Tips on Quitting Sugar

28 May 2018

Tips on Quitting Sugar

Sugar addiction is becoming an epidemic across the globe. It is one of the most widespread addictions on earth, affecting children, teenagers, and adults alike. It has become such a huge issue due to the easily accessible and readily available nature of the substance. Sugar is in almost everything you can consume nowadays, including soft drinks, chocolates, lollies, and cakes, as well as hidden in sauces, cereals, muesli bars, breads, milk, and pasta to name a few. Often food items that one would believe to be healthy actually contain high amounts of processed sugar.

Excess sugar consumption can have extremely detrimental health effects some of which include: tooth decay, liver damage, adrenal gland and pancreas damage, insulin resistance, diabetes, cancer, obesity, anxiety, hypoglycaemia, loss of concentration, fatigue, mood swings, depression, high blood pressure, kidney stones, gallstones, headaches and migraines, gastrointestinal tract issues such as IBS, cataracts and other eye issues, autoimmune diseases, food allergies, degenerative neurological conditions such as Alzheimer’s and dementia, yeast infections, lower immune function, increased cell death, osteoporosis, skin conditions such as eczema and acne, increased risk of toxaemia during pregnancy, worsened ADHD symptoms, loss of tissue elasticity and function and therefore premature aging, increased fluid retention, hormonal imbalance, and infertility.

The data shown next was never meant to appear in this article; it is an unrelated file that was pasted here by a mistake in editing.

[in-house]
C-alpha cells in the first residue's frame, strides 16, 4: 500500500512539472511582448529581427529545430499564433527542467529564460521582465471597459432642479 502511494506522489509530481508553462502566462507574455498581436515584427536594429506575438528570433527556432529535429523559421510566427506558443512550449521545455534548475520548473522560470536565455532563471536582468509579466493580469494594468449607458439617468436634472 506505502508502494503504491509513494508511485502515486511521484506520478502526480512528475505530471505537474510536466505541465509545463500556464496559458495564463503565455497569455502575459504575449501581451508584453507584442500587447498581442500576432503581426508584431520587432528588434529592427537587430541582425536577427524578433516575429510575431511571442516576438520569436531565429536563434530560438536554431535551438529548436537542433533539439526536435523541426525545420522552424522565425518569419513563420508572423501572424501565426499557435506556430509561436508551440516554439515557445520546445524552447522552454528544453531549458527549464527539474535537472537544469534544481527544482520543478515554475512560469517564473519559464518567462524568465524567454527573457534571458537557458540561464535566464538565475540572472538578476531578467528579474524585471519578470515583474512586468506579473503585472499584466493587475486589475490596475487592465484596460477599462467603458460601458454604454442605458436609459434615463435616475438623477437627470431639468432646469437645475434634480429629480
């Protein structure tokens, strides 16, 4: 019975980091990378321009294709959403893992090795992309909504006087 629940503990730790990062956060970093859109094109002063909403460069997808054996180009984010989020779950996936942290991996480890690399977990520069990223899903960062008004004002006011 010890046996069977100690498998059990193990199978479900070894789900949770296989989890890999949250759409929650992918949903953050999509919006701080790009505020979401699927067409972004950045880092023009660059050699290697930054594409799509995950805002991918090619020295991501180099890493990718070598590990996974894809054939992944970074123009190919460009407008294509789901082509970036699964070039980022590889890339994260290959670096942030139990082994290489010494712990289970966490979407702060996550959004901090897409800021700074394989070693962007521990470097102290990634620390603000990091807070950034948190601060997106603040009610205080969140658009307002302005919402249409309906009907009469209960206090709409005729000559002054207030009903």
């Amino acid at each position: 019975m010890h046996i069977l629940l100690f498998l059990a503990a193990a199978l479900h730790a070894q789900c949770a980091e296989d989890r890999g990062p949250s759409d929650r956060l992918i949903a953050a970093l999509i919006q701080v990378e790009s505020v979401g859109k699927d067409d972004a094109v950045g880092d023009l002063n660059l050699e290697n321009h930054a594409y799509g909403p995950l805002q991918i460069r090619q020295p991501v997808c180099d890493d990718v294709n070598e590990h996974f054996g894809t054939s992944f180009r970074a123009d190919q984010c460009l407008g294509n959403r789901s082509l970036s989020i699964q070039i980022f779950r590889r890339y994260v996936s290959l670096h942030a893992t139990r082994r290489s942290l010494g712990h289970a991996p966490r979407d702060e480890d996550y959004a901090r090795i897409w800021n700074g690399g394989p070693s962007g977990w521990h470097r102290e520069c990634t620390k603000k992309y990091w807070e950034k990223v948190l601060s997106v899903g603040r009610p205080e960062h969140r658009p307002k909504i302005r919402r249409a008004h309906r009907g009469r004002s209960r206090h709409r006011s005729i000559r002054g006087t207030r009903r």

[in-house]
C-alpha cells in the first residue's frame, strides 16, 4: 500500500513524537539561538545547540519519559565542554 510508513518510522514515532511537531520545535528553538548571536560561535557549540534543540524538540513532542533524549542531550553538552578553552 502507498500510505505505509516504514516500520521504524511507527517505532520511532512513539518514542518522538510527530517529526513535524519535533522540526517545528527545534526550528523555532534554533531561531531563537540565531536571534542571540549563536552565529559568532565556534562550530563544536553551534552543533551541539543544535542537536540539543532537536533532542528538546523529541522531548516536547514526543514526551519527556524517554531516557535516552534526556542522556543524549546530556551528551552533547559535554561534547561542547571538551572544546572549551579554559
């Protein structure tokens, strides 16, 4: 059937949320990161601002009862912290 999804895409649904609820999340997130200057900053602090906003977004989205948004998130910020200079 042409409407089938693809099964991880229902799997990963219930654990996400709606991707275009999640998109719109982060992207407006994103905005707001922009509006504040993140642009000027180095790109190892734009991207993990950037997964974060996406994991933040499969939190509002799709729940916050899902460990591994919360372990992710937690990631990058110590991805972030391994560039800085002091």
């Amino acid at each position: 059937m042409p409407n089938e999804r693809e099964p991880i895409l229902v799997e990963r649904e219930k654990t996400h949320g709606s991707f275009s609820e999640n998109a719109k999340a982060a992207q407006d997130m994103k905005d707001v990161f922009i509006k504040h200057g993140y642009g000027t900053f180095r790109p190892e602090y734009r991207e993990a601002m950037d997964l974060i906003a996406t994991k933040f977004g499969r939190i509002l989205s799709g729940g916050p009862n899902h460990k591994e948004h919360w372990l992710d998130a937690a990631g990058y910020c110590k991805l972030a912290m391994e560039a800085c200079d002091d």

Quitting sugar can be extremely hard due to its addictive nature. Sugar activates the brain’s reward system, causing a release of “mood-boosting” chemicals serotonin and dopamine. Large amounts of sugar cause a massive amount of dopamine to be released, causing a “sugar high” along with general feelings of happiness. When the glucose levels normalize to lower levels, it causes a craving for more sugar to recreate that feeling. Studies have found that sugar is as addictive as some drugs as it stimulates the same receptors in the brain as heroin and cocaine.

Some experts suggest that gradually decreasing a person’s sugar intake is the best way, others suggest cutting it out completely more effective, but it really depends on the individual.